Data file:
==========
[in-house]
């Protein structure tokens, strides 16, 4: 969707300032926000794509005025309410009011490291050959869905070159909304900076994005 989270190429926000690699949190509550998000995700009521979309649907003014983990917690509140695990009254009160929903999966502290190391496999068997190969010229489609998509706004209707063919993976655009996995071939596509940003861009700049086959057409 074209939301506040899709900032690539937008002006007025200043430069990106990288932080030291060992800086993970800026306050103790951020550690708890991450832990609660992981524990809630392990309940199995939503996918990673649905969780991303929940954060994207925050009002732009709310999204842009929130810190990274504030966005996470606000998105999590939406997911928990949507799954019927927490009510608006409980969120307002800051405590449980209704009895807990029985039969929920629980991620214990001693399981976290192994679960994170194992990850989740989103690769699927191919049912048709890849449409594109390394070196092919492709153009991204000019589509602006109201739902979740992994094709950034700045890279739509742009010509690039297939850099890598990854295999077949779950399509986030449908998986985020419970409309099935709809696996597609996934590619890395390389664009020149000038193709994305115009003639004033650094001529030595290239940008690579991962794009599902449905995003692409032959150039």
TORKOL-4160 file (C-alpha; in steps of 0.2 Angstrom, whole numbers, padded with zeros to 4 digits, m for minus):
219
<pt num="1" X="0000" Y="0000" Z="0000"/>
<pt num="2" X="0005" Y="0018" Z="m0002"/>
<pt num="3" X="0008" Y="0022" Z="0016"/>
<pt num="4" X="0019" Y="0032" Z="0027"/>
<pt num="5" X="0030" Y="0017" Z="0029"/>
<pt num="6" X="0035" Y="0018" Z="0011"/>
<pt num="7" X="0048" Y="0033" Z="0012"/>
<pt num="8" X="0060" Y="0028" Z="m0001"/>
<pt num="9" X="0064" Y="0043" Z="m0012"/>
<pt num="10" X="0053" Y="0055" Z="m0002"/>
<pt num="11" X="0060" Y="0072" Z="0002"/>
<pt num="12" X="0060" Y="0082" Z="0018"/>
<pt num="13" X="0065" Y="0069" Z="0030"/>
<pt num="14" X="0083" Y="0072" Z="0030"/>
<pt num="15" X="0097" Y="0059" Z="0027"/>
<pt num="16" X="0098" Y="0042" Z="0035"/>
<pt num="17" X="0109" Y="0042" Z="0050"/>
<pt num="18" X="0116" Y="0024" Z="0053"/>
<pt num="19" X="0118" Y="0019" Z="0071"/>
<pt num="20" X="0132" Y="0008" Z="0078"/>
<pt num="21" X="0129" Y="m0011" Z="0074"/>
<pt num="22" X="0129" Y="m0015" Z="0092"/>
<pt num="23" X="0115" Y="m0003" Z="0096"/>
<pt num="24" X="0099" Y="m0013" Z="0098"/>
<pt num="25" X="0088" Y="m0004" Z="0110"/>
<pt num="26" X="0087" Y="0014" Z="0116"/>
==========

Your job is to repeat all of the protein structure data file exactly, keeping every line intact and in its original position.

[in-house]
């Protein structure tokens, strides 16, 4: 969707300032926000794509005025309410009011490291050959869905070159909304900076994005 989270190429926000690699949190509550998000995700009521979309649907003014983990917690509140695990009254009160929903999966502290190391496999068997190969010229489609998509706004209707063919993976655009996995071939596509940003861009700049086959057409 074209939301506040899709900032690539937008002006007025200043430069990106990288932080030291060992800086993970800026306050103790951020550690708890991450832990609660992981524990809630392990309940199995939503996918990673649905969780991303929940954060994207925050009002732009709310999204842009929130810190990274504030966005996470606000998105999590939406997911928990949507799954019927927490009510608006409980969120307002800051405590449980209704009895807990029985039969929920629980991620214990001693399981976290192994679960994170194992990850989740989103690769699927191919049912048709890849449409594109390394070196092919492709153009991204000019589509602006109201739902979740992994094709950034700045890279739509742009010509690039297939850099890598990854295999077949779950399509986030449908998986985020419970409309099935709809696996597609996934590619890395390389664009020149000038193709994305115009003639004033650094001529030595290239940008690579991962794009599902449905995003692409032959150039």
TORKOL-4160 file (C-alpha; in steps of 0.2 Angstrom, whole numbers, padded with zeros to 4 digits, m for minus):
219
<pt num="1" X="0000" Y="0000" Z="0000"/>
<pt num="2" X="0005" Y="0018" Z="m0002"/>
<pt num="3" X="0008" Y="0022" Z="0016"/>
<pt num="4" X="0019" Y="0032" Z="0027"/>
<pt num="5" X="0030" Y="0017" Z="0029"/>
<pt num="6" X="0035" Y="0018" Z="0011"/>
<pt num="7" X="0048" Y="0033" Z="0012"/>
<pt num="8" X="0060" Y="0028" Z="m0001"/>
<pt num="9" X="0064" Y="0043" Z="m0012"/>
<pt num="10" X="0053" Y="0055" Z="m0002"/>
<pt num="11" X="0060" Y="0072" Z="0002"/>
<pt num="12" X="0060" Y="0082" Z="0018"/>
<pt num="13" X="0065" Y="0069" Z="0030"/>
<pt num="14" X="0083" Y="0072" Z="0030"/>
<pt num="15" X="0097" Y="0059" Z="0027"/>
<pt num="16" X="0098" Y="0042" Z="0035"/>
<pt num="17" X="0109" Y="0042" Z="0050"/>
<pt num="18" X="0116" Y="0024" Z="0053"/>
<pt num="19" X="0118" Y="0019" Z="0071"/>
<pt num="20" X="0132" Y="0008" Z="0078"/>
<pt num="21" X="0129" Y="m0011" Z="0074"/>
<pt num="22" X="0129" Y="m0015" Z="0092"/>
<pt num="23" X="0115" Y="m0003" Z="0096"/>
<pt num="24" X="0099" Y="m0013" Z="0098"/>
<pt num="25" X="0088" Y="m0004" Z="0110"/>
<pt num="26" X="0087" Y="0014" Z="0116"/>